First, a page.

6,000 lbs Of Food On 1/10th Acre – Urban Farm – Eco Snippets

6,000 lbs Of Food On 1/10th Acre – Urban Farm

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Over 6,000 pounds of food per year, on 1/10 acre located just 15 minutes from downtown Los Angeles. The Dervaes family grows over 400 species of plants, 4,300 pounds of vegetable food, 900 chicken and 1,000 duck eggs, 25 lbs of honey, plus seasonal fruits throughout the year.

From 1/10th of an acre, four people manage to get over 90% of their daily food and the family reports earnings of $20,000 per year (AFTER they eat from what is produced). This is done without the use of the expensive & destructive synthetic chemicals associated with industrial mono-cropping, while simultaneously improving the fertility and overall condition of the land being used to grow this food on.

Scaled up to an acre, that would equal $200,000 per year!

Urban and near-urban farming can be highly productive, causing whatever size of land you have to work with to produce with more abundance. It is time to solve hunger worldwide, through creating local food abundance…. Anyone can do it, once you learn how. Video below…

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(9) comments

I think this is a very smart man


i want to learn more about this guy and how he does it…does he have a website? blog? fb page?


Elkini Anapurna Niceling, this might be interesting to you. It comes from a page of my fellow-crazieswho unify arounf VermiCompost.

FYI: C1 and I (and 20k worms) are now producing about 4lbs/month of awesome dirt, just from our own food “stuff”


    20k worms at about 1000 per lb and will eat 50+% of their body weight daily….that’s about 10 lbs of food a day …hmmm something doesn’t add up with what you said. Either your worms are tiny or being starved to death. Try augmenting with some corn meal they will love it and you will get a lot more output :p


    Hi Trader: Thanks for the reply. I really appreciate it,since down here on another continent I dont have many Vermi-Friends! Anyway I was joking a bit at “20k”, however your reply raises another point.

    I will start with my “reality check” and that is that I assume that between my two “12-Pack” sized “tubs” (one plastic and one wood) that (ex-vermipost and “work in progress”) there might be 1.5 +/- lbs of “worms” (eg 1000-2000 as we have enjoyed a massive “baby boom” recently since I seem to have (suddenly) “gotten the reppoductive conditions/diet right” and those little featherweight newborns should be coming to the table in coming weeks with some appetite.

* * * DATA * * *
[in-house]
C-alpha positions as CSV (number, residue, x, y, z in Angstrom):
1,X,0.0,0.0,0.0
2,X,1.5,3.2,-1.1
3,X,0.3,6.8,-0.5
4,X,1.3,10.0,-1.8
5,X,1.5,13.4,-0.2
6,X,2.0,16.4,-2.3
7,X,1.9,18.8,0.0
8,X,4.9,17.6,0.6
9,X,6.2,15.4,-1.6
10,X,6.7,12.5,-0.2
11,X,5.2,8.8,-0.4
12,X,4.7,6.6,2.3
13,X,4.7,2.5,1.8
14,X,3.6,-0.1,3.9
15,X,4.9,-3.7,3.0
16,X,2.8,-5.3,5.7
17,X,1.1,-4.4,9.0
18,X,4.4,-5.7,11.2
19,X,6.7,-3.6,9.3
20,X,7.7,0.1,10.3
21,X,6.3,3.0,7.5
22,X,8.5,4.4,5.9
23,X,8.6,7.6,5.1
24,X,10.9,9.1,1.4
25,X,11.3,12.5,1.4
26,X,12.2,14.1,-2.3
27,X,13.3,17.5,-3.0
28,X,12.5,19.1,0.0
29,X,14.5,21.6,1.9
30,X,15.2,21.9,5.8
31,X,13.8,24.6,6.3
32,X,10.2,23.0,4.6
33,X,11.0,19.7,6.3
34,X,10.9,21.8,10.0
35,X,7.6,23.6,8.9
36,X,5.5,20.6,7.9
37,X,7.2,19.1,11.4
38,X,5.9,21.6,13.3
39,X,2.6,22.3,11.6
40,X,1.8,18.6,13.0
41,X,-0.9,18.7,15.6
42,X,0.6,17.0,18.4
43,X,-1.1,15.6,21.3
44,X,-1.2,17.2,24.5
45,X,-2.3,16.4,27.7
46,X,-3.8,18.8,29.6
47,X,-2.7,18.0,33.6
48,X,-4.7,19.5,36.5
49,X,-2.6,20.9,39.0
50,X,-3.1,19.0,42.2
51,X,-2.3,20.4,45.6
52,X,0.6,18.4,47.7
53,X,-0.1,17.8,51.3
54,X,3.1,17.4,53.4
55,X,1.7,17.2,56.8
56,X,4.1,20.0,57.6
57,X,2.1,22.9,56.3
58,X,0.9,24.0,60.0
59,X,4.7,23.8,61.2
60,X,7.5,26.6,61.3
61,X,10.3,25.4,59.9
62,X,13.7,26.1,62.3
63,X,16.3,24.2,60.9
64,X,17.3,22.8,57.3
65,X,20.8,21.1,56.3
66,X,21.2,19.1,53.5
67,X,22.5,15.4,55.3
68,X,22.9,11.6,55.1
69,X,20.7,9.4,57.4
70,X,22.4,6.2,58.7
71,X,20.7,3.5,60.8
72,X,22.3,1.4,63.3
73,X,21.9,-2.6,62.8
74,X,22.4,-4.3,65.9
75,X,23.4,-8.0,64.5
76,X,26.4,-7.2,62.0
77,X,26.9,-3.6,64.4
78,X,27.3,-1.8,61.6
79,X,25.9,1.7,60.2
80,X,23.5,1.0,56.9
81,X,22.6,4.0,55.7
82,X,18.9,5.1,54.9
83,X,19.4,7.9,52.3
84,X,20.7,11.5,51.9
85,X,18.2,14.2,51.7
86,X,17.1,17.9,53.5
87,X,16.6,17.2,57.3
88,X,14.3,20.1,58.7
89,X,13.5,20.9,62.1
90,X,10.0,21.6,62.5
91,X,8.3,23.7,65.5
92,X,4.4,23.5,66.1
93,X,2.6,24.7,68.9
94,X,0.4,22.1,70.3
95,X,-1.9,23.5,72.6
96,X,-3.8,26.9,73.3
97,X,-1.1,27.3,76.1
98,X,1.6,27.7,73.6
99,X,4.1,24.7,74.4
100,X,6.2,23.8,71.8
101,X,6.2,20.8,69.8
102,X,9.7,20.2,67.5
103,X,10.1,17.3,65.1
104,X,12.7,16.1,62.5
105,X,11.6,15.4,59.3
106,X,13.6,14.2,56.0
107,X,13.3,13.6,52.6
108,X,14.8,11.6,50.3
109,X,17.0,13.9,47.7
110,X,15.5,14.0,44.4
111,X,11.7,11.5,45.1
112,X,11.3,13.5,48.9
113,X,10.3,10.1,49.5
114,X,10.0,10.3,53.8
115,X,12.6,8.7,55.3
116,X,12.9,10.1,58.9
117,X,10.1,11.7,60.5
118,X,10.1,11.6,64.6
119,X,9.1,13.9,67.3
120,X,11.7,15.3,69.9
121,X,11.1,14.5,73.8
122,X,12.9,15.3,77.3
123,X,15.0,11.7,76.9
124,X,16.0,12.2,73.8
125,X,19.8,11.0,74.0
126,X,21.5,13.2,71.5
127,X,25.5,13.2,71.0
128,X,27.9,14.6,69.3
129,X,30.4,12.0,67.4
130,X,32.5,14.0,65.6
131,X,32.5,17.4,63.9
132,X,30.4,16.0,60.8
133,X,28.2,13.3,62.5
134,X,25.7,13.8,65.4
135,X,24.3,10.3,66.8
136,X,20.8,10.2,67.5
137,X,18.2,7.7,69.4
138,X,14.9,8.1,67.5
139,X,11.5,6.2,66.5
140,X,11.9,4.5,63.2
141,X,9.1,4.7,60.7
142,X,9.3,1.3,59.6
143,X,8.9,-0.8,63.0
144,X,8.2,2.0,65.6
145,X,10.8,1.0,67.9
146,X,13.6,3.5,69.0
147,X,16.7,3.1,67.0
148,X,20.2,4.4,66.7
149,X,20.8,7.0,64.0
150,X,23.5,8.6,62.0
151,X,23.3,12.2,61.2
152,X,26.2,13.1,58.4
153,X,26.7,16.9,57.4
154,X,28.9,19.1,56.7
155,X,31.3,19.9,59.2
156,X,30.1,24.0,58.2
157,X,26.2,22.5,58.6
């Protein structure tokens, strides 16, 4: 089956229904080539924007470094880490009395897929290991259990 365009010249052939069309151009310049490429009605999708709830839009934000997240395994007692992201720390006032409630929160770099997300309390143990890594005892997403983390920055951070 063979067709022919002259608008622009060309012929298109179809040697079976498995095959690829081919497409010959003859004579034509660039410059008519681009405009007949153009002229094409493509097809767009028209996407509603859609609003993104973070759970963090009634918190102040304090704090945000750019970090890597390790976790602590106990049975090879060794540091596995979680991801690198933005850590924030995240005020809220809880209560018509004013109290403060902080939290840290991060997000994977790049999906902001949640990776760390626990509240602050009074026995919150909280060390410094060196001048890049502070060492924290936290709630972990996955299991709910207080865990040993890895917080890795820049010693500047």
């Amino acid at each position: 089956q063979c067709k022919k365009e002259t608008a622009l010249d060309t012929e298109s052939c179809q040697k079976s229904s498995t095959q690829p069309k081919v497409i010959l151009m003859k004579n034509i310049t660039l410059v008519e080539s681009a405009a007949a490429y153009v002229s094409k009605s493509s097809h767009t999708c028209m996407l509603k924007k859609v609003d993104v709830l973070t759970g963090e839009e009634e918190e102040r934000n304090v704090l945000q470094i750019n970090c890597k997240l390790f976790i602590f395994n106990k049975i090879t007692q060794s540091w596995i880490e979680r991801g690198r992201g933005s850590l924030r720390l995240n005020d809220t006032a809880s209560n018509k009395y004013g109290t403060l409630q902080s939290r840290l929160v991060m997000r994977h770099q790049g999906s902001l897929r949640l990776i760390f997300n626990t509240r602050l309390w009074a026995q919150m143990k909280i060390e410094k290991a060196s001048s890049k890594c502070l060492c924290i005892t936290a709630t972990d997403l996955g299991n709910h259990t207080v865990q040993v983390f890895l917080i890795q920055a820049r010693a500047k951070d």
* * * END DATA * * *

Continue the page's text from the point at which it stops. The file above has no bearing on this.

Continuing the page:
HOWEVER, the most interestnig point you raise is the very circulated “50% of Body Weight”

    As I have pondered this number over the past 2 years, I think it is a bit confusing. First of all, I am certain that “environmental conditions” make a BIG difference in tha “maximum potential consumption” (hot, cold, wet, dry, size of raw material, composition of raw materian (Nitrogen versus Carbon) etc.). My worms (or more probably the fungi they feed on) dont like Peruvian, cold (50f degree) winters, for example,

    AAAANYWAY, back to 50%: Unlike Horses or Humans we dont (generally!) eat our poop! However worms process, re-process-re-process and re-process the stuff in their “manger” until there is not “nutrition” left, and then a birth (or even population) decline occurs.

    When I was a “newbie” I used to get depressed at my “TERRIBLY underperforming” bins when I could not add 300grams a day of “fresh food” for 600 grams of worms. I was lucky to add the equivalent of 10% of their weight.

    However, I finally concluded that “eating 50%” was NOT the equivalent of being able to ADD 50% since decomposition and production of vermipost is a continuing process of converting scraps and sawdust into black vermipost, and not a “one time affair” of “eat then poop” like it is for “other” animals.



I have twenty acres- but am in the Nebraska panhandle so weather is problem- but would like to learn more about this.


I wish you were closer as I know what I want here and cannot find it. You do fantastic work.

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